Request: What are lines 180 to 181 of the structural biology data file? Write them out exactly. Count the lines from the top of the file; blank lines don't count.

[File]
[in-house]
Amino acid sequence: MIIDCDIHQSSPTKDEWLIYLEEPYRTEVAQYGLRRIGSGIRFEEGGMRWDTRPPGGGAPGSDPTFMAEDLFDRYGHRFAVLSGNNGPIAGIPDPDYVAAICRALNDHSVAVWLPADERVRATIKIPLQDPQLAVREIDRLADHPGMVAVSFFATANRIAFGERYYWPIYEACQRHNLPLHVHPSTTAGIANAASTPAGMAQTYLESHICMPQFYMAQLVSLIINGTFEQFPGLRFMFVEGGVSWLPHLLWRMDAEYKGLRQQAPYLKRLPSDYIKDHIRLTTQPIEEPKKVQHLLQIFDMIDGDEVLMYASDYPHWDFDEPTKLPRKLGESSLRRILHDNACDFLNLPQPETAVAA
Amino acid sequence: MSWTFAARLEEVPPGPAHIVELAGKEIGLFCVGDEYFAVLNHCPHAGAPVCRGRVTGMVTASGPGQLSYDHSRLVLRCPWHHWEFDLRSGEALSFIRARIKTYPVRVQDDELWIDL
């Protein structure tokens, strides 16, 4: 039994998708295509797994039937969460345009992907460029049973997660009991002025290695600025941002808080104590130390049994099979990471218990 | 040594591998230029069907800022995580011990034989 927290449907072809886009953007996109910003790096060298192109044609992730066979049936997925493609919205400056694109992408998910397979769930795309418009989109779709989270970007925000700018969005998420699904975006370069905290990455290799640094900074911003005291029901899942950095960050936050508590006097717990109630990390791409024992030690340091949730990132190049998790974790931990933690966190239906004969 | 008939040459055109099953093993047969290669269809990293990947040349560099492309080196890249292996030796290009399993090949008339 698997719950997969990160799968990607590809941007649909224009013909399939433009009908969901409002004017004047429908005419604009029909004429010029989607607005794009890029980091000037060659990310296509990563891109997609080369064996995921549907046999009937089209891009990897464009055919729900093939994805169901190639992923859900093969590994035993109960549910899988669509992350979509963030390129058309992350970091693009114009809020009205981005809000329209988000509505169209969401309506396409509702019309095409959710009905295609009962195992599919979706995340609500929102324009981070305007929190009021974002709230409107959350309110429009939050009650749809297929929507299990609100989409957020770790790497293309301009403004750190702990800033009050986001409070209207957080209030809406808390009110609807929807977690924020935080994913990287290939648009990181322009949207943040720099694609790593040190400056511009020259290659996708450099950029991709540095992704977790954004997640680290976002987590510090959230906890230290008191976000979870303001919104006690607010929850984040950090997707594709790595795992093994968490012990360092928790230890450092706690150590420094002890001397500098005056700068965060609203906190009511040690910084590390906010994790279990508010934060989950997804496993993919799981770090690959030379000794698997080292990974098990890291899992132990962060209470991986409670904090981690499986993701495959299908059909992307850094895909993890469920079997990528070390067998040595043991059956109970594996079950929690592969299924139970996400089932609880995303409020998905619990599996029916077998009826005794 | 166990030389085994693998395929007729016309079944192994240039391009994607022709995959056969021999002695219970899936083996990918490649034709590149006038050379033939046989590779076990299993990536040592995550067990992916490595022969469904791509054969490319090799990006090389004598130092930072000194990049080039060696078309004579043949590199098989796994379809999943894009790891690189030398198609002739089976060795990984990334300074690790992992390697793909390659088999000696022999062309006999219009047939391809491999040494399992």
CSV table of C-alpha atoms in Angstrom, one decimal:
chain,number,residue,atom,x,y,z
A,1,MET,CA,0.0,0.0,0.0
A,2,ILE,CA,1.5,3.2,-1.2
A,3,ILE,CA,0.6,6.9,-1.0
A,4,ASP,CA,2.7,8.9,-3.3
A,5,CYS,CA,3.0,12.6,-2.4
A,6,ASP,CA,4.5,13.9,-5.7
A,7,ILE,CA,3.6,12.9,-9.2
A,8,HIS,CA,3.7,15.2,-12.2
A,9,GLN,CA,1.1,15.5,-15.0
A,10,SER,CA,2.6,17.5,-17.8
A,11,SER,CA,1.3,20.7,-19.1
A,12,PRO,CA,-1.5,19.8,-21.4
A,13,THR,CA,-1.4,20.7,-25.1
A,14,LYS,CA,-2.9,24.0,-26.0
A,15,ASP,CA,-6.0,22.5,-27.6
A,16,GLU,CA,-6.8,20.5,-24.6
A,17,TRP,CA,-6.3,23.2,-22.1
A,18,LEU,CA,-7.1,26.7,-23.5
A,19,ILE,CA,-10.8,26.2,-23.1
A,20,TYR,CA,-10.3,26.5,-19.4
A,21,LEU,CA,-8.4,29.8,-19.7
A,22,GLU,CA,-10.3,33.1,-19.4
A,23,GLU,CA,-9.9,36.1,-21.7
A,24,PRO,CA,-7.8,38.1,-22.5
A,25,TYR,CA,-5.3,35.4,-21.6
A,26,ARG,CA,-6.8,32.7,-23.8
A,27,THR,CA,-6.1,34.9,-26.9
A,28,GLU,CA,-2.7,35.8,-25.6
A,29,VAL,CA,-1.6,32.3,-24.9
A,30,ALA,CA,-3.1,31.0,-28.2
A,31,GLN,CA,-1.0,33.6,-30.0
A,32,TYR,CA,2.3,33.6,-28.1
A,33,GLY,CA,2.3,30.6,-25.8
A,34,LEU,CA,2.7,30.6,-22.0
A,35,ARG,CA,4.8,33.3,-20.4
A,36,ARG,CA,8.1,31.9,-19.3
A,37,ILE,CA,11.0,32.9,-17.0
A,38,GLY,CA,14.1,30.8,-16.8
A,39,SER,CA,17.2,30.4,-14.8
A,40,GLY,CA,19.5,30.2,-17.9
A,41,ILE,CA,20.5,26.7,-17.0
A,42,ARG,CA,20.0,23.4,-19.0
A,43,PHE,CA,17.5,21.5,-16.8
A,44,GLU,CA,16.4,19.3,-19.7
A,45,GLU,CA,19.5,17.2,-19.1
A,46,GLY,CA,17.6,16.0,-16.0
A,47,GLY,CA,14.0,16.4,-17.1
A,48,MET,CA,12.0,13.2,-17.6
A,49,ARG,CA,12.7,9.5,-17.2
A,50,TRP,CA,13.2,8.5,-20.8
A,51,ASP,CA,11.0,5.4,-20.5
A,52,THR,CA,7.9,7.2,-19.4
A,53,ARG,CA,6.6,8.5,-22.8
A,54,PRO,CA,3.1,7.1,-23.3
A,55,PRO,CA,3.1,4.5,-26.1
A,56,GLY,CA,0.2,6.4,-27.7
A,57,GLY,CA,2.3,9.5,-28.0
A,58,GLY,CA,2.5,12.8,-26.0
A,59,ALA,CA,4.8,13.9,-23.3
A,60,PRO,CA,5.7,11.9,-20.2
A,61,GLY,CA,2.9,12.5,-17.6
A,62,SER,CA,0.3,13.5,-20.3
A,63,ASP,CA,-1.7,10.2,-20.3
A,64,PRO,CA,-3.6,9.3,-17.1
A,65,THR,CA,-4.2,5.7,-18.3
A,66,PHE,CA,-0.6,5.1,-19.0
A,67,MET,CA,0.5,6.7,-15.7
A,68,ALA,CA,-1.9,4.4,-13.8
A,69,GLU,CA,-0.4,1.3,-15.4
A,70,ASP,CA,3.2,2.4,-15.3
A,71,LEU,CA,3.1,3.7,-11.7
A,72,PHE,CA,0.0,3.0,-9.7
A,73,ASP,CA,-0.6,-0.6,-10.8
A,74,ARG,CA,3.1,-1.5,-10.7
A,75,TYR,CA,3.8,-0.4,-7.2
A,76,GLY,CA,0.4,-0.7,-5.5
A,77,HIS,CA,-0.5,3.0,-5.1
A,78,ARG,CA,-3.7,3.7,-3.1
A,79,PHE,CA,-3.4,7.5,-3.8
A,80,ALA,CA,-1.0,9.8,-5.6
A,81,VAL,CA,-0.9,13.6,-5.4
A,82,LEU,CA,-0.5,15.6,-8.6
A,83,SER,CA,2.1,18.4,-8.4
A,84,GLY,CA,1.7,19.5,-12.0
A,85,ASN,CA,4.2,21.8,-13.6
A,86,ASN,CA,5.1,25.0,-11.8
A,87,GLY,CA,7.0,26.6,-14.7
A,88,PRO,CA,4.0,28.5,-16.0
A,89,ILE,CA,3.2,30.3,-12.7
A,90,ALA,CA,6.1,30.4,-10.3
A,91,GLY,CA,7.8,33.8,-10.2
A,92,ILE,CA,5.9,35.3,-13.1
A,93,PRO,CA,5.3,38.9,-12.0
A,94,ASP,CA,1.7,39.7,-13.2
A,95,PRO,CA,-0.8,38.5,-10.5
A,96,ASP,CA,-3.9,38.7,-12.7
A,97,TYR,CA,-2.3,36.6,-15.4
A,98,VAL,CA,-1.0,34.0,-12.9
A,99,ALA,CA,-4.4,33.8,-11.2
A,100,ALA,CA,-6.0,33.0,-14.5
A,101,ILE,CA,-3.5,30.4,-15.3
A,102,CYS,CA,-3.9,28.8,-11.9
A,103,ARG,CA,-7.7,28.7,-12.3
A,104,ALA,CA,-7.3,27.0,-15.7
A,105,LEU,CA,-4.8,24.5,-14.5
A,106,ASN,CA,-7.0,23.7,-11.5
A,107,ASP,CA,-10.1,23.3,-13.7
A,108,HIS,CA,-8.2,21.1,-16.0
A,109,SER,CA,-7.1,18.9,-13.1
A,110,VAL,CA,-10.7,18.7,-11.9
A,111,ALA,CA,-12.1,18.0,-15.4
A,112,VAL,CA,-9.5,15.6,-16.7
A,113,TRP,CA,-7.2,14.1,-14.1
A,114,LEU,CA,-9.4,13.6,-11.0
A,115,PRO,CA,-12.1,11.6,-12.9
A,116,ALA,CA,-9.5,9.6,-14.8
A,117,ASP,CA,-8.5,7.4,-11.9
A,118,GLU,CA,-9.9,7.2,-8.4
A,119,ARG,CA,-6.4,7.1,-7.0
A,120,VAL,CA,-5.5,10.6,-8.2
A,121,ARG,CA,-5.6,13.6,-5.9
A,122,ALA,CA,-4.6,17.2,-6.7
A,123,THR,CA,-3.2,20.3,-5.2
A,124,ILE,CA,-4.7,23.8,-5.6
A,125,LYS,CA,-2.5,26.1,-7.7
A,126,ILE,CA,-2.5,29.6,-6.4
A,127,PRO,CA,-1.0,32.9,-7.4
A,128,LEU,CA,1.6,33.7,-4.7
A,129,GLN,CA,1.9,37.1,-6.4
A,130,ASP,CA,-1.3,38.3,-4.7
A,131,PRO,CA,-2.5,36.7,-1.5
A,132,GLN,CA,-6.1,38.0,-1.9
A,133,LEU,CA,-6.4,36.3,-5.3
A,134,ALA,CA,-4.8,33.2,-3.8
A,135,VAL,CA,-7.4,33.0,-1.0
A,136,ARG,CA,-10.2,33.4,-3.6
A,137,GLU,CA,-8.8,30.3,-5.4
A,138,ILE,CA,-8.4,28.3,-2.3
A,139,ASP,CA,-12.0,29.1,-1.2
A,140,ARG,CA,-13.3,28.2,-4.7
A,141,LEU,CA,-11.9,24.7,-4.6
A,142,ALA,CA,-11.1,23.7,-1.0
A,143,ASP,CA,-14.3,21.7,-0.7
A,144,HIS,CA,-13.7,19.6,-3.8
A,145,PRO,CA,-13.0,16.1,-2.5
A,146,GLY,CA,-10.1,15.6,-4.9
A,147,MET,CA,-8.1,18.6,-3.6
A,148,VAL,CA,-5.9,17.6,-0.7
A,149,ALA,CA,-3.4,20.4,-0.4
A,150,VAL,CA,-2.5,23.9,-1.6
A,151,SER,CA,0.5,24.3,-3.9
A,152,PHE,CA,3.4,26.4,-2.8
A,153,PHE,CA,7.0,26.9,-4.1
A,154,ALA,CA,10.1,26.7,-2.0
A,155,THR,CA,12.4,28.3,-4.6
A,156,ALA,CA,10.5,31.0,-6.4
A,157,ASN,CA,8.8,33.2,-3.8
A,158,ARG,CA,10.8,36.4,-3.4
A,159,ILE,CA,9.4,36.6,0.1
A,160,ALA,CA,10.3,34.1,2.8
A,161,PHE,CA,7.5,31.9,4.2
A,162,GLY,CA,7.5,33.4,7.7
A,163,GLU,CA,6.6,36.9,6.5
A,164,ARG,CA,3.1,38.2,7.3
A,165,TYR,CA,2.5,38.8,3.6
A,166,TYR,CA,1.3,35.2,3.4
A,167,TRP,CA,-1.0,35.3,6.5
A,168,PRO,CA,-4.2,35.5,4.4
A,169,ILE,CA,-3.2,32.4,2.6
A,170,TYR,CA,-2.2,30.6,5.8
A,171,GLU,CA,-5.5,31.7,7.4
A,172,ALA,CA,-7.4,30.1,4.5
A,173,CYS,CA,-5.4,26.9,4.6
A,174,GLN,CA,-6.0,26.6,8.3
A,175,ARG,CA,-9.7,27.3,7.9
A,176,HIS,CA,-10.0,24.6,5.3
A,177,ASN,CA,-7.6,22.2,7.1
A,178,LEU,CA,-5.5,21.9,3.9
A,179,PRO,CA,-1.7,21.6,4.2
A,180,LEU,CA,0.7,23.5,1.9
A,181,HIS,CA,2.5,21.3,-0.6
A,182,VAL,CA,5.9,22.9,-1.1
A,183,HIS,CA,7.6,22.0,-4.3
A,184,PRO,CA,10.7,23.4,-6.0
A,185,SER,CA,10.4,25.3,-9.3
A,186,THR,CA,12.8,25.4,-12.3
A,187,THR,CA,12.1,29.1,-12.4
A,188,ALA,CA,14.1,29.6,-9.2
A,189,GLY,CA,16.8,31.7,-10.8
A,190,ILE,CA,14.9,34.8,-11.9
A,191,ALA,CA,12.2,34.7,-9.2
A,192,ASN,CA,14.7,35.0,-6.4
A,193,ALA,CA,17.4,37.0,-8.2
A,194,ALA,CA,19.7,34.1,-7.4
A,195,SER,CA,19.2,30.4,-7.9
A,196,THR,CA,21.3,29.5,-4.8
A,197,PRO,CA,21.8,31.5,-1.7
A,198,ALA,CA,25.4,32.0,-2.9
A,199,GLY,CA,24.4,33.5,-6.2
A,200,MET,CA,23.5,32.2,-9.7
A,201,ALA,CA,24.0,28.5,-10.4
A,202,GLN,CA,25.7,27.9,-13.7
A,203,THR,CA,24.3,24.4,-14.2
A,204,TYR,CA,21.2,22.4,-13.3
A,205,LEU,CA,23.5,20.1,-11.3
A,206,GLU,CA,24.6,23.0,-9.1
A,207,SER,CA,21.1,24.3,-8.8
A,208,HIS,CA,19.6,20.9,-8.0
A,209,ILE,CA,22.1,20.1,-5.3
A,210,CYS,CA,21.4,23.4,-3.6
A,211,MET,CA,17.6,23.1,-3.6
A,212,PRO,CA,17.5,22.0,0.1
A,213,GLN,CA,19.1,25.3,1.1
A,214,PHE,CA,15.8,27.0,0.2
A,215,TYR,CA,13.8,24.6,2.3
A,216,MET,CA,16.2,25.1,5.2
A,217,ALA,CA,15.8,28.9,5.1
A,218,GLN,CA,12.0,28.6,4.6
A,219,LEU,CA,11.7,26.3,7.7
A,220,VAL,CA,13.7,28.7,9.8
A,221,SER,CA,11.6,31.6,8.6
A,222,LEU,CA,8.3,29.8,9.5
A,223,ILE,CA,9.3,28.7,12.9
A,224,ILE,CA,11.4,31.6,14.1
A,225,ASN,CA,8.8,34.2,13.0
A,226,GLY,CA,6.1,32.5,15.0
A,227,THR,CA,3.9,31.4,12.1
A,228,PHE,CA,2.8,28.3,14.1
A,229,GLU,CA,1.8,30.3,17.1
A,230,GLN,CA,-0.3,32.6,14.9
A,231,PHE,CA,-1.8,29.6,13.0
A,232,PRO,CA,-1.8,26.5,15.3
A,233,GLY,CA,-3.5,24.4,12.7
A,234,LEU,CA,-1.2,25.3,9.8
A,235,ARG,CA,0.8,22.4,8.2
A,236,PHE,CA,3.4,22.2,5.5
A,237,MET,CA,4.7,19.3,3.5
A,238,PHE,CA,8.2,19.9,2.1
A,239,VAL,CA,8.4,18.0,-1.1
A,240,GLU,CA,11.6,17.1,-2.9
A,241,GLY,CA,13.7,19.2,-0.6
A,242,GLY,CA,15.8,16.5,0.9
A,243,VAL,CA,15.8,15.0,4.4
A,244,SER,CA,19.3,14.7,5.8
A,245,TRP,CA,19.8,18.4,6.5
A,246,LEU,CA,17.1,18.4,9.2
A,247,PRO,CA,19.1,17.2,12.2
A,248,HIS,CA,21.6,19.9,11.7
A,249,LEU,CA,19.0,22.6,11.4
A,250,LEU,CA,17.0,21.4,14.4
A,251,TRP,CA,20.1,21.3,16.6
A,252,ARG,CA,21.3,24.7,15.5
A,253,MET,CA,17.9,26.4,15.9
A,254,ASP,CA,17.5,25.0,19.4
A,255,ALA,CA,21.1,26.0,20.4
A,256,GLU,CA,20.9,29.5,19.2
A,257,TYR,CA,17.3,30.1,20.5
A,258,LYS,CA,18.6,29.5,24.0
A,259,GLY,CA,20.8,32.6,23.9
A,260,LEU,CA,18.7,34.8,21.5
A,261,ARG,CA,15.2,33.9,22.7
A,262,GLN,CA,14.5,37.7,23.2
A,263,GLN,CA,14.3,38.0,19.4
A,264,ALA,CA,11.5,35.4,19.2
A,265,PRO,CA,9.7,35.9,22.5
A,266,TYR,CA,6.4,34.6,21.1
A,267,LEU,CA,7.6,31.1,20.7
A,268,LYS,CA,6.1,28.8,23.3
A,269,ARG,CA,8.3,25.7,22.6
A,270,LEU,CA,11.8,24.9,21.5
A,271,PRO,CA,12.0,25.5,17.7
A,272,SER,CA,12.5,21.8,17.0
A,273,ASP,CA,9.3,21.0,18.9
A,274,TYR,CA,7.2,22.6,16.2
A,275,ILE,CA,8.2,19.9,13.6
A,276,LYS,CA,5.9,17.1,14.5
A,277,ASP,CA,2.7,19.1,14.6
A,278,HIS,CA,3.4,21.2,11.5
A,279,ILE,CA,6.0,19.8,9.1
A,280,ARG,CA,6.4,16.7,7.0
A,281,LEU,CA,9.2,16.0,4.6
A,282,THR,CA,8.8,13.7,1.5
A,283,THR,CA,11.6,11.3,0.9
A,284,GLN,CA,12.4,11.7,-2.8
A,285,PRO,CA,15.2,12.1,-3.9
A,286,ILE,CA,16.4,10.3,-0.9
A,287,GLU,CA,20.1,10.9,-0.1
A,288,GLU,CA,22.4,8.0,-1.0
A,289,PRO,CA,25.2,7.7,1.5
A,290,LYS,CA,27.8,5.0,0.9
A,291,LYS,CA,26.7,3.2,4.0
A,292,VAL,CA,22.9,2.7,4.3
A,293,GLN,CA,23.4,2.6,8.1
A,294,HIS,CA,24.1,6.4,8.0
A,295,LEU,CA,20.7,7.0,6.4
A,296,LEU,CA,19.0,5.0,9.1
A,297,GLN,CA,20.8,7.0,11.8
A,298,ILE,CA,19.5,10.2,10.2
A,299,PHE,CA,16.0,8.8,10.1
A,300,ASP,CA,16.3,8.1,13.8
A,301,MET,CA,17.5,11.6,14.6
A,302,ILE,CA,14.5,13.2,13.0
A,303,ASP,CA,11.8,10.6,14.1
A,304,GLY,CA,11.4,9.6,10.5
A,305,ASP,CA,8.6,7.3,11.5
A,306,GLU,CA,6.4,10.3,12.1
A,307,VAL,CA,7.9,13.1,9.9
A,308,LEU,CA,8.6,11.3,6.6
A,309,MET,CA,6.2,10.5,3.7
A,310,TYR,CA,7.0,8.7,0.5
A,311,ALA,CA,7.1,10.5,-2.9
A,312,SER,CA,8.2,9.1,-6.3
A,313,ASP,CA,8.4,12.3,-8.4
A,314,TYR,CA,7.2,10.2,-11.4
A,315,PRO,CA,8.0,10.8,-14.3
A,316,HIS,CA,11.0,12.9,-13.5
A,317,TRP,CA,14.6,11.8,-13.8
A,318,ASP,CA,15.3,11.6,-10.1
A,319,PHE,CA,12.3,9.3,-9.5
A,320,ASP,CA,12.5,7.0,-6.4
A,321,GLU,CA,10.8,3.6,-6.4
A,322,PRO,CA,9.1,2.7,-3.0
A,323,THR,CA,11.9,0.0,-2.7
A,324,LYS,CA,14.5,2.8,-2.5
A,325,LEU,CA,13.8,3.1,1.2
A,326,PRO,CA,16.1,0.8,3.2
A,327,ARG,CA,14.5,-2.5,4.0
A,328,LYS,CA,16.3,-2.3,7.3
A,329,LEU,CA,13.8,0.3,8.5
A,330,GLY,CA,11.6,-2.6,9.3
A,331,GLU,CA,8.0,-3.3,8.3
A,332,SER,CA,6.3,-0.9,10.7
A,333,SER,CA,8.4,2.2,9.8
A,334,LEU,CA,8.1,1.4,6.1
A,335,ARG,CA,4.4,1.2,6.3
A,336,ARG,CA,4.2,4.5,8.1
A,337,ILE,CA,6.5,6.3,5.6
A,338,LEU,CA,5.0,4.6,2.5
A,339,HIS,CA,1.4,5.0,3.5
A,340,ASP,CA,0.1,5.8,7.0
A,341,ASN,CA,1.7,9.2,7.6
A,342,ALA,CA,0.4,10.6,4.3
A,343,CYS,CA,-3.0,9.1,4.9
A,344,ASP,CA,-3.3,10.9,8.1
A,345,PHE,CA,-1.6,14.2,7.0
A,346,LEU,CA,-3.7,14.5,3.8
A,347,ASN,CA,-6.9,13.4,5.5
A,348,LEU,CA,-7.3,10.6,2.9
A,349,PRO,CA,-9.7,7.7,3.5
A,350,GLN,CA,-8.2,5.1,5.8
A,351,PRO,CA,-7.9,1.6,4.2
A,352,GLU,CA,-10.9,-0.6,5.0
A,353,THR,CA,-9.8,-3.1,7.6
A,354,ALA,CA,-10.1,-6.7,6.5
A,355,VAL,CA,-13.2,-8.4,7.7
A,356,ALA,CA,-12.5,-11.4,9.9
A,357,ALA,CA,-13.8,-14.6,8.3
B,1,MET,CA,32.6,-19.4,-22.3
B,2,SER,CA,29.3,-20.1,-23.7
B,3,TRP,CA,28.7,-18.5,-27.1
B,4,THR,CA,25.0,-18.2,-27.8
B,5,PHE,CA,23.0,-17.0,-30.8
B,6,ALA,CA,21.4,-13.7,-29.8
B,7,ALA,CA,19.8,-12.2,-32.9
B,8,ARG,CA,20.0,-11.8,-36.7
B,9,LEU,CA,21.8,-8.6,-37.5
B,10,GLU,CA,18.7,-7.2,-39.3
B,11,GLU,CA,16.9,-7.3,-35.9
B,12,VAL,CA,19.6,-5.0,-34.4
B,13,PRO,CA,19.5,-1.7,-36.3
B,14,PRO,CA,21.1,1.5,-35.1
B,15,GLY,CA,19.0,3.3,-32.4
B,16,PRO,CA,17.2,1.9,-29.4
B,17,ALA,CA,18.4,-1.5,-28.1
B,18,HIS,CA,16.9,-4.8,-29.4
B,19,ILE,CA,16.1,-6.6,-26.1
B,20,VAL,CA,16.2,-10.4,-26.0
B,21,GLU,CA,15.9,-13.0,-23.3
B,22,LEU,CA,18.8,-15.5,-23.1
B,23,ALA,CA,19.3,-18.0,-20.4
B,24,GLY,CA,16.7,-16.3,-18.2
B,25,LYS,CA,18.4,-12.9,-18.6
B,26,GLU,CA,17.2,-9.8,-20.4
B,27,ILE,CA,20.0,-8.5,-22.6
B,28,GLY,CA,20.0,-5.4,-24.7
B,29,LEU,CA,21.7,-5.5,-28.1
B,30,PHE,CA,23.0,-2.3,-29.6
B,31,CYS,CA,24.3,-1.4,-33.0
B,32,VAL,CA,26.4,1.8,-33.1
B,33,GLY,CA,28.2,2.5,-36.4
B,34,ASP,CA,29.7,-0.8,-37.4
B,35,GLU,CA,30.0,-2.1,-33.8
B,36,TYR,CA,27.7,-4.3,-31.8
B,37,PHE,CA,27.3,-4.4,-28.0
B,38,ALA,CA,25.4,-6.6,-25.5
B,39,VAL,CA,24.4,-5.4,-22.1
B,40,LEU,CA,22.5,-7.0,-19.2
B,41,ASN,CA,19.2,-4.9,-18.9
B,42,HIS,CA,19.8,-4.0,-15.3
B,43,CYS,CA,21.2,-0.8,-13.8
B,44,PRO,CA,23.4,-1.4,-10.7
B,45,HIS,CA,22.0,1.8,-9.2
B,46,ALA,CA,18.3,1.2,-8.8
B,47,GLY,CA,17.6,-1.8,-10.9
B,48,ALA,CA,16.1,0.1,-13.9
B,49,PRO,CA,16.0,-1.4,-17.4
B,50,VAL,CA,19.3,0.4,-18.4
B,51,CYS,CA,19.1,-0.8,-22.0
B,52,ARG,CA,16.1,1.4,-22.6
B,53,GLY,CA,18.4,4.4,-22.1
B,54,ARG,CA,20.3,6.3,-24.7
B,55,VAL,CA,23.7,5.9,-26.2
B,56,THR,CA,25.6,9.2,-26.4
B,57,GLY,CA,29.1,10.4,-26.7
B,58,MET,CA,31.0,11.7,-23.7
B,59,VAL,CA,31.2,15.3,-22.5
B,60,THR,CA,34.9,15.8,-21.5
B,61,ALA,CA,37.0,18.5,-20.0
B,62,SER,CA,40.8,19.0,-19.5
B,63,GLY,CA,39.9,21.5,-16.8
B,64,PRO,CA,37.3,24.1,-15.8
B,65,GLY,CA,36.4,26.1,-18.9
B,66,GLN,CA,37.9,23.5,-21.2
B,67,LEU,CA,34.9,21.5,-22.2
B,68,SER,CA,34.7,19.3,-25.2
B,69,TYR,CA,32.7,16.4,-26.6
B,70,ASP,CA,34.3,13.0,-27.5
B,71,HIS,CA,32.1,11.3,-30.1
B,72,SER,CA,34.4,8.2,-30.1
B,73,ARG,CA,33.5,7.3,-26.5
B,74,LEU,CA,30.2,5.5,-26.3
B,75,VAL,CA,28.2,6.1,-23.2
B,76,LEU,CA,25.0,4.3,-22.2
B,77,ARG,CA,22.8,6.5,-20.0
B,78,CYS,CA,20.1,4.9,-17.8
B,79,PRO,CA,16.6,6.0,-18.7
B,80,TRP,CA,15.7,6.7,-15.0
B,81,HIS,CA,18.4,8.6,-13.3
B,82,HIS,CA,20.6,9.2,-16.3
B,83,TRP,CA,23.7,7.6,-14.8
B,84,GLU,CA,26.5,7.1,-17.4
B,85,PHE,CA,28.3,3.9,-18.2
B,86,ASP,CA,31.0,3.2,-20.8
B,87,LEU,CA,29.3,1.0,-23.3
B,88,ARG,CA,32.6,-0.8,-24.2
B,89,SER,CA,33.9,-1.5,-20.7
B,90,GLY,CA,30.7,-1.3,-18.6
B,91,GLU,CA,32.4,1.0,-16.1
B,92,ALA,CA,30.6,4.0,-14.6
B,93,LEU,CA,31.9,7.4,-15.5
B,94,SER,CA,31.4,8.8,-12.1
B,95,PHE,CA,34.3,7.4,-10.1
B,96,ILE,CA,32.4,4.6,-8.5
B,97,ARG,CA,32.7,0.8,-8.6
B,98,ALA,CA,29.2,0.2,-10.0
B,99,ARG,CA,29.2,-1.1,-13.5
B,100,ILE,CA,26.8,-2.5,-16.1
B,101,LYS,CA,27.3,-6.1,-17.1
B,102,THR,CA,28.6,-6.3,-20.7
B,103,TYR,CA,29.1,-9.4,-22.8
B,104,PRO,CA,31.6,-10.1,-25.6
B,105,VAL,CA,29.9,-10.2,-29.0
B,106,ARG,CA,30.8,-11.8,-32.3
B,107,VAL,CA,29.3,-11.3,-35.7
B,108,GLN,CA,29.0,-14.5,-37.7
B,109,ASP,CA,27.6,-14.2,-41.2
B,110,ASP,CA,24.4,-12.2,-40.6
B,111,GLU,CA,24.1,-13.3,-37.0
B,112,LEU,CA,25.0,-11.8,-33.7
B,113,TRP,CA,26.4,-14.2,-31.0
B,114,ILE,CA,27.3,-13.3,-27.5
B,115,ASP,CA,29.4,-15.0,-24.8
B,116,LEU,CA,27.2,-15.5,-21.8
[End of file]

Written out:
A,174,GLN,CA,-6.0,26.6,8.3
A,175,ARG,CA,-9.7,27.3,7.9